A better way to help your child retain new information
Kidaptive Tips and Tidbits:
What do meeting important deadlines, following a conversation, and performing mental arithmetic all have in common? They all require working memory, a function that allows us to store small amounts of information at a time to help us complete a cognitive task. Research shows that children’s working memory capacities are smaller than those of adults. However, we can actually adjust the way we provide information to our kids to fit the limits of their working memories!
The next time you’re teaching your child something new, structure your sentences in a way that presents familiar concepts first and new information last. For example:
- If your child is curious about where rain comes from, you can say, “It rains when the clouds have too much water in them,” rather than “When there’s too much water in the clouds, it rains.”
- If your child wants to know what night is, you can say, “Night happens when the sun is shining on the other side of the Earth,” rather than “Night happens when the other side of the Earth is facing the sun.”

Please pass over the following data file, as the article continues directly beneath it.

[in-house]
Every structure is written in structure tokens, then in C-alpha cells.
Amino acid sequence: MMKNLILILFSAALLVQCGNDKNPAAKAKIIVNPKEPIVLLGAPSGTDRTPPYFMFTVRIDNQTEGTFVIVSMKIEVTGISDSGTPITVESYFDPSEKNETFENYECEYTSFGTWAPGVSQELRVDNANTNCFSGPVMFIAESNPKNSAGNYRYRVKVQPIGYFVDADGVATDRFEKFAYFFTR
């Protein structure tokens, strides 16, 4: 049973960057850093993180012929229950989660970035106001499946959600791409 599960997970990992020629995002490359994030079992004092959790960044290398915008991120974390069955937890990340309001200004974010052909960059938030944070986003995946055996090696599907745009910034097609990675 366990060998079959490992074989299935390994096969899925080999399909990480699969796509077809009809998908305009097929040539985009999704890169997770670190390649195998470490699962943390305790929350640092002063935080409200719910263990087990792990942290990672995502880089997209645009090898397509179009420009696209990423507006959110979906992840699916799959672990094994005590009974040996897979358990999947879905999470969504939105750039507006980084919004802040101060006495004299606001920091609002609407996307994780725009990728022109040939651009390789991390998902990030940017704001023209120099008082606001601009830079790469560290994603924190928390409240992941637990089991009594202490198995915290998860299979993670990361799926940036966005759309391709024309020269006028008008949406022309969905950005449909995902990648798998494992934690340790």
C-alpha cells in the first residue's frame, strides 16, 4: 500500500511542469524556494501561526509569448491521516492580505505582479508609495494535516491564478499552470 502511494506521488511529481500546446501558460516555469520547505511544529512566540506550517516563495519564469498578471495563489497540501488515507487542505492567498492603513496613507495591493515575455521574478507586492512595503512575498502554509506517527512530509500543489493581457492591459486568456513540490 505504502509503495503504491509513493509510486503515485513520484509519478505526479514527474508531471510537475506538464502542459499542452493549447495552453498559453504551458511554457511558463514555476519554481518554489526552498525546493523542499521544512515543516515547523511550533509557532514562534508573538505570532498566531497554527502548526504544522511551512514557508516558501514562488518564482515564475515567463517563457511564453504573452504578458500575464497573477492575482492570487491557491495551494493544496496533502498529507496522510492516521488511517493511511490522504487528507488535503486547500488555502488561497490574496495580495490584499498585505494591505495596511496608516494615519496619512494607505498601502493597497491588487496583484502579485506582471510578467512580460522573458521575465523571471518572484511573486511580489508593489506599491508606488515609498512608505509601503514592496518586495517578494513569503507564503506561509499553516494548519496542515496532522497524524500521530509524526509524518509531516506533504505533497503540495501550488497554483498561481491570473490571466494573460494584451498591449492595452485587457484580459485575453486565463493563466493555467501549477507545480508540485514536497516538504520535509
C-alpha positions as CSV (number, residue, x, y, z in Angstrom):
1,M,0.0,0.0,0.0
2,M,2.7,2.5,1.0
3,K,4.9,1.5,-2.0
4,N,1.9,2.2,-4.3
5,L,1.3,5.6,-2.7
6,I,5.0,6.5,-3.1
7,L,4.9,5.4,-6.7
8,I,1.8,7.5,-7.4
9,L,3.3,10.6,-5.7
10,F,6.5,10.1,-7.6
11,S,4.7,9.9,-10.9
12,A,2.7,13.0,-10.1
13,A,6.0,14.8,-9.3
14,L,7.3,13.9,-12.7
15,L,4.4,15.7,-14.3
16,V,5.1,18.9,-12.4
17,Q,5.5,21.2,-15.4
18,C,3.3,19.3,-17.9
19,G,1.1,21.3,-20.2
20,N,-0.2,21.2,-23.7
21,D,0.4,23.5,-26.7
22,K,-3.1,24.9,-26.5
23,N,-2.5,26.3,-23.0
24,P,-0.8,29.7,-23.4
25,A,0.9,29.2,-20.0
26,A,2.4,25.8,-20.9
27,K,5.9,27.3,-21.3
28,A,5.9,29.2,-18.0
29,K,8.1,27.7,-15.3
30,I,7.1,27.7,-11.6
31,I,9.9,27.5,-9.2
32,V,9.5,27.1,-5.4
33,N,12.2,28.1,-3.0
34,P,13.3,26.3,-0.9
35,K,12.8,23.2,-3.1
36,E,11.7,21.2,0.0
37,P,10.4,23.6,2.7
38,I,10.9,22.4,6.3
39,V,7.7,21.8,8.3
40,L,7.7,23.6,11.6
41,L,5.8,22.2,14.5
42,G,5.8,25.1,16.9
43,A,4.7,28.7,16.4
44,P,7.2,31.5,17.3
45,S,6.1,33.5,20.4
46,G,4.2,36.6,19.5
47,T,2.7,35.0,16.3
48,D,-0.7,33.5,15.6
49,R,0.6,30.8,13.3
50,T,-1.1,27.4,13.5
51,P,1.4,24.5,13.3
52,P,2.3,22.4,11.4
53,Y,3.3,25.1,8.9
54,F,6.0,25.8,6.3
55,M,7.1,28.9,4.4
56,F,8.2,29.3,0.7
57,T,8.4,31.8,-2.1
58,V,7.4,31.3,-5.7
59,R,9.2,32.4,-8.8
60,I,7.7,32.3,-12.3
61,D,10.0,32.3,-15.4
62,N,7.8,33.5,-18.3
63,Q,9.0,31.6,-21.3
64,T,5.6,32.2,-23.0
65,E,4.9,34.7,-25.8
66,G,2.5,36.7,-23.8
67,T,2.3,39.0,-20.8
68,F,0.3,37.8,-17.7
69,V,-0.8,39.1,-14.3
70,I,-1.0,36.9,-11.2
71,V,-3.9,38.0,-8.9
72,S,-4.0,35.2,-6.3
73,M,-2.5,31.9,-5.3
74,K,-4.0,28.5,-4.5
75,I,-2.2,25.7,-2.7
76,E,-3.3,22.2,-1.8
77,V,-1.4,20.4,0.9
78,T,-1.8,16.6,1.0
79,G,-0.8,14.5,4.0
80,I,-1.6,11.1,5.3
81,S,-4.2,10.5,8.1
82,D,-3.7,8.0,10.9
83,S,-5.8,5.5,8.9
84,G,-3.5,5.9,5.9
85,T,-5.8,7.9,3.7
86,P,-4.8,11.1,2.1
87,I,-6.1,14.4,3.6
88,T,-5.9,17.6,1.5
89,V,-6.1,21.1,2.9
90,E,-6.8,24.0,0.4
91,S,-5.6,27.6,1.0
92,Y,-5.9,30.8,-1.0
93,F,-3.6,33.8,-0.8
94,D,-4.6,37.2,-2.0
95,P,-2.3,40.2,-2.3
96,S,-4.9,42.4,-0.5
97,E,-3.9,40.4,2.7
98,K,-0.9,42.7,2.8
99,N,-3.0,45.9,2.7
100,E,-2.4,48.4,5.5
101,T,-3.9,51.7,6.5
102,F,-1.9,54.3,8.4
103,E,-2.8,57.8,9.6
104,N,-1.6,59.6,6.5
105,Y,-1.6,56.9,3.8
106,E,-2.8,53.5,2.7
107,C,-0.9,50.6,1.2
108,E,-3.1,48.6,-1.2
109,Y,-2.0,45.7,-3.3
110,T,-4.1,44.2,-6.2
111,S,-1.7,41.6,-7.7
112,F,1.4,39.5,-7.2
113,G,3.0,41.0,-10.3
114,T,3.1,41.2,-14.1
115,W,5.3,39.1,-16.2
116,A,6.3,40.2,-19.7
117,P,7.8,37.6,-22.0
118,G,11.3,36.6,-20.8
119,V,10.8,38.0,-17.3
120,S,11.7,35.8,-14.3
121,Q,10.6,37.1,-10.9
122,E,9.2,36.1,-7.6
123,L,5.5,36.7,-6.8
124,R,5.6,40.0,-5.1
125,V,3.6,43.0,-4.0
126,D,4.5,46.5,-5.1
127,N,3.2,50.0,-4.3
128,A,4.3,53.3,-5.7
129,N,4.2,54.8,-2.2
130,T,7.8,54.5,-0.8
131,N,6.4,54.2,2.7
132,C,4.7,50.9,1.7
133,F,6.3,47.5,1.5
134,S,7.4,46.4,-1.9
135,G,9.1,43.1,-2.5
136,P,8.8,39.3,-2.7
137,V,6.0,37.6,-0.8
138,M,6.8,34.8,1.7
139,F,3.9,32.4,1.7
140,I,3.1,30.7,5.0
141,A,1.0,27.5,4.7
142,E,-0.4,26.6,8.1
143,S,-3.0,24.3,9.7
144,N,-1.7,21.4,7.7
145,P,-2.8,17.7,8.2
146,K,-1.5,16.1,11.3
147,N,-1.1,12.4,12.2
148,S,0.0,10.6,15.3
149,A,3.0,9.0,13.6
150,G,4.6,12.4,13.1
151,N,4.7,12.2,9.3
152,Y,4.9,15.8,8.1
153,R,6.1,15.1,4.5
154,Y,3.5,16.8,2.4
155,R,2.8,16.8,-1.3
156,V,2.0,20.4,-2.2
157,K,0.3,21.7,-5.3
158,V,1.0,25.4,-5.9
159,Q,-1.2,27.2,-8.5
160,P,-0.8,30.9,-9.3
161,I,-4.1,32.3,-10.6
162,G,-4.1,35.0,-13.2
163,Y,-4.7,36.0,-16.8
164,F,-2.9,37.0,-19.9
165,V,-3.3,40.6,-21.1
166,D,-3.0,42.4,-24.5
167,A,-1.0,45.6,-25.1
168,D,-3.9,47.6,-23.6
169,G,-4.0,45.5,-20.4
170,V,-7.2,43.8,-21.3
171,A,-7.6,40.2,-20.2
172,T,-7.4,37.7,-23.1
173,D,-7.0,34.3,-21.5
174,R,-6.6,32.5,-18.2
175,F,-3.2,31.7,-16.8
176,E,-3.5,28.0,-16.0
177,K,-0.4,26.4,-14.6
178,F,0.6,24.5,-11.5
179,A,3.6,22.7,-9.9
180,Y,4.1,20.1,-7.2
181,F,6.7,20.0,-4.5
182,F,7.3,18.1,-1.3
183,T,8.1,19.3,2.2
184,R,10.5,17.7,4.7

Introducing the familiar contexts (clouds and sun) first gives your child the opportunity to access their background knowledge, while presenting the new concepts (clouds holding water and the sun shining on the other side of the Earth) last requires your child to remember those concepts for a shorter period of time before making sense of the whole sentence.
Children love learning new things, so let’s encourage their development by presenting information in a way that makes them most likely to remember it!
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